comes under scrutiny
Supreme Court debates whether Pledge of Allegiance should
continue to use the phrase under God.
WASHINGTON Not long after the Supreme Court came
to order Wednesday with the invocation, God save
the United States and this honorable court, the
justices were deep in a wrenching argument over whether
millions of public schoolchildren may continue pledging
allegiance to one nation under God.
The religious reference in the Pledge of Allegiance,
a California atheist argued, is an unconstitutional
government promotion of religion in his daughters
I am an atheist. I dont believe in God,
Michael Newdow told the justices and a rapt, packed
courtroom, arguing with passion and personal asides
unusual for the dry, cerebral high court. Every
school morning, my child is asked to stand up, face
that flag, put her hand over her heart and say that
her father is wrong.
On the other side, Bush administration lawyer Theodore
Olson said the pledge reflects Americas religious
It is an acknowledgment of the religious basis
of the framers of the Constitution, who believed not
only that the right to revolt, but that the right to
vest power in the people to create a government ...
came as a result of religious principles, Olson
That view was loudly represented outside the court,
with scores of demonstrators reciting the pledge and
carrying signs that read, In God We Trust.
The high court is expected to rule by summer.
Newdow, a lawyer, made the rare and usually foolhardy
decision to argue his own case before the court. He
withstood the justices vigorous questions, and
based on their smiles and glances, it seemed he had
won their respect.
Newdow had prevailed in one respect before Wednesdays
argument began. He had asked Justice Antonin Scalia
to step aside because of remarks that seemed to prejudge
the case. Scalia complied.
If the rest of the court agrees with Newdow now, it
could declare that the phrase under God
breaches the figurative wall separating church and state.
That would mean an end to the Pledge of Allegiance as
generations of American schoolchildren have known it.
Or, as several justices indicated during arguments,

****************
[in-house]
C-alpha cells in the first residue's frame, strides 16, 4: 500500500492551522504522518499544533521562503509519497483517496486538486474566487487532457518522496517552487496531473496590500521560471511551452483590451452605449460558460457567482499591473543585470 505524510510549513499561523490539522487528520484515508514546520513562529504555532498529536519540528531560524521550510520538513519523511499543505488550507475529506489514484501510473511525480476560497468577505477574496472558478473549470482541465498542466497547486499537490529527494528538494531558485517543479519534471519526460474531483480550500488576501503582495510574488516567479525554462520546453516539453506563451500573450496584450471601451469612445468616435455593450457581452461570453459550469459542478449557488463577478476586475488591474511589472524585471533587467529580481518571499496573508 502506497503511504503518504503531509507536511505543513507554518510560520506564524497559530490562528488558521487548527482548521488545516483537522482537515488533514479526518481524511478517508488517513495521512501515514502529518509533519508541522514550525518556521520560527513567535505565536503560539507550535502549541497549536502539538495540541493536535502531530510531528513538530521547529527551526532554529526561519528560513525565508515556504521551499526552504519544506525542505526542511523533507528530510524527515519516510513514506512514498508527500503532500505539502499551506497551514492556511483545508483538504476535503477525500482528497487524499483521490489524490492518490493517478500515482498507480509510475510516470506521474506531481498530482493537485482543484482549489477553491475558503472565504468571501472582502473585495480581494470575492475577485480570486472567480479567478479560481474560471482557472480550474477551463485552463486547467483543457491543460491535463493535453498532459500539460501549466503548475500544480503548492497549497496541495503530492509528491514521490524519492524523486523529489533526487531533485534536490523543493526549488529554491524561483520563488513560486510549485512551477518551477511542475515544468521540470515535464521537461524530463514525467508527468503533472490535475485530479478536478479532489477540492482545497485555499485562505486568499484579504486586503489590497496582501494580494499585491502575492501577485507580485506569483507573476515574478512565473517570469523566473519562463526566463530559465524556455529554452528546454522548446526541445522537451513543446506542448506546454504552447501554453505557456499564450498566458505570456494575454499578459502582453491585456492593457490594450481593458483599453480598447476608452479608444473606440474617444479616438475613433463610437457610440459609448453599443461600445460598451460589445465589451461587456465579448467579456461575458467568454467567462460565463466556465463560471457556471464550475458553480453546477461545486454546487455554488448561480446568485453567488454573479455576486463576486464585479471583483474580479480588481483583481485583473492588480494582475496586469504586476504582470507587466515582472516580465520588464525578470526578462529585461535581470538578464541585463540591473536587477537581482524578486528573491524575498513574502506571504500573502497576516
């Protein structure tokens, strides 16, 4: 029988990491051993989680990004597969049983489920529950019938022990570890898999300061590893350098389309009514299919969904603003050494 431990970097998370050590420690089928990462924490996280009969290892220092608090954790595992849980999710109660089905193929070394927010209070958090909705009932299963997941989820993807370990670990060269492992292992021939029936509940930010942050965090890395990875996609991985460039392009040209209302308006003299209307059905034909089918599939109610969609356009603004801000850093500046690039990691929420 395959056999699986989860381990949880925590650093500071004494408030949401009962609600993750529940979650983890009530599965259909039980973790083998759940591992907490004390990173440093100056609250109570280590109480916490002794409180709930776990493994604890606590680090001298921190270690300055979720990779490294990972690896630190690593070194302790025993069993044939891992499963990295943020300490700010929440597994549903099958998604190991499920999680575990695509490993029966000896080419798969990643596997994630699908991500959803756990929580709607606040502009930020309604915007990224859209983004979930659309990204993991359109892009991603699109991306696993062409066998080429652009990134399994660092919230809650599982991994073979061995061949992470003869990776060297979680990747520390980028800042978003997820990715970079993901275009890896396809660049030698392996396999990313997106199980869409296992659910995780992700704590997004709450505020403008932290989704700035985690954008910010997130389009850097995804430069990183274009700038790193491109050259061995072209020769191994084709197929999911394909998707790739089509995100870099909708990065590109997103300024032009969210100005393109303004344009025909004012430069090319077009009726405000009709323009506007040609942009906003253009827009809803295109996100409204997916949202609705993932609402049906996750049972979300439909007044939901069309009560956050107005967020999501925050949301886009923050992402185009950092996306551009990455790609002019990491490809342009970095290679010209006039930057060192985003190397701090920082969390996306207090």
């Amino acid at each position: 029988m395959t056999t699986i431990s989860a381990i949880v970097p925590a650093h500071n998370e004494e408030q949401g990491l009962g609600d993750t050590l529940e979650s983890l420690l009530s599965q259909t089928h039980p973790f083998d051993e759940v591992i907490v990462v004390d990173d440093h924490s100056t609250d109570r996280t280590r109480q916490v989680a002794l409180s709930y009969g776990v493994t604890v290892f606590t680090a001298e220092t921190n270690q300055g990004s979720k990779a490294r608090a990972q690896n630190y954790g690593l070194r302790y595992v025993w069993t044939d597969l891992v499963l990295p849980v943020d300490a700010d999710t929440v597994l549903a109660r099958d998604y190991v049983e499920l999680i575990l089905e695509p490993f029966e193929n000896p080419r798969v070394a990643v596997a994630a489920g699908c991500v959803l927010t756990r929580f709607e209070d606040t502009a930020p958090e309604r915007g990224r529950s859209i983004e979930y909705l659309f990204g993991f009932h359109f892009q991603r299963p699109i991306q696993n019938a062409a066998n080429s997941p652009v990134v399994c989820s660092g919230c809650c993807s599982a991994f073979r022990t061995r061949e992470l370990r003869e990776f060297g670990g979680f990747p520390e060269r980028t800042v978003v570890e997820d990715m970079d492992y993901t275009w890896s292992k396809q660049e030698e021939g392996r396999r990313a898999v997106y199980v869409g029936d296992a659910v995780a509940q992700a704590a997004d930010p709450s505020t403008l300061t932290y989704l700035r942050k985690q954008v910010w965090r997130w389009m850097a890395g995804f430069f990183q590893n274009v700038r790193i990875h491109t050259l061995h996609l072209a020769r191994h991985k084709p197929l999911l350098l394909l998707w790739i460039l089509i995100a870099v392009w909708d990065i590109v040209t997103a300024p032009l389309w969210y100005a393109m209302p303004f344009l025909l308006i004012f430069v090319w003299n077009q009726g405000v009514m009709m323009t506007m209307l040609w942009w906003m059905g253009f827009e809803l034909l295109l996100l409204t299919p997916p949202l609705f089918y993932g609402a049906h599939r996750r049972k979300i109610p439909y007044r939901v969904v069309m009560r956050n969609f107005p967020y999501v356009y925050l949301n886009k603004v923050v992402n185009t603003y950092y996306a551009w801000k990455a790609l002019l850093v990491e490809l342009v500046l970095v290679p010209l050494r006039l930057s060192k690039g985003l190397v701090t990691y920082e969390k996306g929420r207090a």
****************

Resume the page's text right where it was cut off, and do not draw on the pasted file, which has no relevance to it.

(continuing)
the court could rule that the words are a benign and
ceremonial part of a traditional, patriotic exercise.
We have so many references to God in our daily
lives today, Justice Sandra Day OConnor
told Newdow, including the courts own, familiar
opening call.If the pledge cannot refer to God, the
justices asked, what about the phrase In God We
Trust on U.S. currency? What about dating laws
and government proclamations with the notation, in
the year of our Lord?
Newdows answer: Nobody is making his 9-year-old
say In God We Trust or singling her out
as an oddball if she refuses.The Supreme Court already
has ruled that schoolchildren cannot be forced to say
the pledge, but Newdow says that is not good enough.
When a teacher, paid by taxpayers, stands up and leads
the pledge, it is unrealistic to expect small children
to opt out, Newdow said.
Imagine youre the one atheist with 30 Christians,
Newdow is almost single-handedly fighting not only his
daughters Sacramento-area school, but also the
Bush administration and a majority of American public
opinion. The girls mother also opposes his effort.
Almost nine in 10 people said the under God
reference belongs in the pledge, according to an Associated
Press-Ipsos poll released this week.
Newdow and supporters such as the American Civil Liberties
Union also must contend with the courts own statements
about the pledge in the past.
Olson pointed to 14 instances where various Supreme
Court justices have endorsed the wording, religious
reference and all.
Congress inserted the words under God in
1954, at the height of the Cold War, to distinguish
the religious tradition of the United States from the
official atheism of the Soviet Union. Some defenders
of the pledge argue that even with those beginnings,
the passage of time has laundered the words of their
Newdow won in San Franciscos 9th U.S. Circuit
Court of Appeals, which ruled that teachers are barred
from leading the pledge, with its reference to God,
in public schools.
The Supreme Court repeatedly has banned prayers and
official religious exercises from public schools, and
the 9th Circuit relied on those previous cases in its
Should the high court uphold the decision, public schools
could still recite a pledge with its pre-1954 wording,
one nation indivisible, with liberty and justice
Before the high court decides the meat of the case,
it must determine a crucial procedural issue. The Bush
administration and other pledge supporters claim Newdow
does not have the proper legal footing to bring his
case because he does not have full legal custody of
Newdow was never married to the girls mother,
and the precise details of their custody arrangement
are complex and changeable. Sandra Banning, a Christian
and a supporter of the Pledges wording, has legal
custody and the right to make decisions about her daughters
education. She attended the hearing Wednesday.
The 9th Circuit said Newdow nonetheless had standing
to challenge the pledge, but the Supreme Court could
disagree. The justices, if they choose so, could decide
only that Newdow cannot bring the suit, without tackling
the tough constitutional question.